Should you sell Norfolk Southern (NYSE: NSC) today?

The decision to sell a stock you've researched and followed for months or years is never easy. If you fall in love with your stock holdings, you risk becoming vulnerable to confirmation bias -- listening only to information that supports your theories, and rejecting any contradictions.

In 2004, longtime Fool Bill Mann called confirmation bias one of the most dangerous components of investing. This warning has helped my own personal investing throughout the Great Recession. Now, I want to help you identify potential sell signs on popular stocks within our 4-million-strong Fool.com community.

Today, I'm laser-focused on Norfolk Southern, ready to evaluate its price, valuation, margins, and liquidity. Let's get started!

Don't sell on price
Over the past 12 months, Norfolk Southern has risen 19% versus an S&P 500 return of 11.3%. Investors in Norfolk Southern have every reason to be proud of their returns, but is it time to take some off the top? Not necessarily. Short-term outperformance alone is not a sell sign. The market may be just beginning to realize the true, intrinsic value of Norfolk Southern. For historical context, let's compare Norfolk Southern's recent price to its 52-week and five-year highs. I've also included a few other businesses in the same or related industries:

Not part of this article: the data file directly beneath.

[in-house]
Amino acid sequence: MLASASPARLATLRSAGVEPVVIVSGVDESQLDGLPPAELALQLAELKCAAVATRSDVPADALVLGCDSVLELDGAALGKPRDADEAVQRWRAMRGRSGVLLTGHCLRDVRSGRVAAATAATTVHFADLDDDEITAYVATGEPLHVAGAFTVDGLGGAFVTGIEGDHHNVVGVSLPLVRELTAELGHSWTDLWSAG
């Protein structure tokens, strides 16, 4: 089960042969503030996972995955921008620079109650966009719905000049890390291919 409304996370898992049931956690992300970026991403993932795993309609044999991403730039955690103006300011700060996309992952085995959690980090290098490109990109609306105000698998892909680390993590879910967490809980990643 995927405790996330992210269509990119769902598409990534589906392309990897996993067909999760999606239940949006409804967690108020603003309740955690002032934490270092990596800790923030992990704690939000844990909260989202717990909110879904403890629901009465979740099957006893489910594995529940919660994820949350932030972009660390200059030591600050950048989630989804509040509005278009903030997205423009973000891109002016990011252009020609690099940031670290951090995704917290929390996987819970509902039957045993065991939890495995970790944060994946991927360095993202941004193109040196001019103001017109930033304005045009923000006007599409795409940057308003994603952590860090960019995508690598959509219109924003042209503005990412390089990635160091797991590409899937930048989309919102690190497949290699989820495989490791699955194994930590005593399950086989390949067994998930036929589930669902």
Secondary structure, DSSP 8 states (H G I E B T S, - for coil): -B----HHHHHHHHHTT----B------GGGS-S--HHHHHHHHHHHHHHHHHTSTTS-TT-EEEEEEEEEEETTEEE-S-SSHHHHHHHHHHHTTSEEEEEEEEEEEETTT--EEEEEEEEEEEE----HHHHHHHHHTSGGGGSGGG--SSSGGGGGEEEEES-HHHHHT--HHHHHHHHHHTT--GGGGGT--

Company

Recent Price

52-Week High

5-Year High

Norfolk Southern

$62.88

$63.64

$75.50

Union Pacific (NYSE: UNP)

$94.55

$95.78

$95.78

CSX (NYSE: CSX)

$64.41

$64.50

$70.70

Kansas City Southern (NYSE: KSU)

$49.29

$49.48

$55.90

Source: Capital IQ, a division of Standard & Poor's.

Norfolk Southern is basically at its 52-week high. This means we need to dig into the valuation to ensure that these new highs are justified.

Potential sell signs
First up, we'll get a rough idea of Norfolk Southern's valuation. I'm comparing Norfolk Southern's recent P/E ratio of 16.9 to where it's been over the past five years.

Nscperatios


Source: Capital IQ, a division of Standard & Poor's.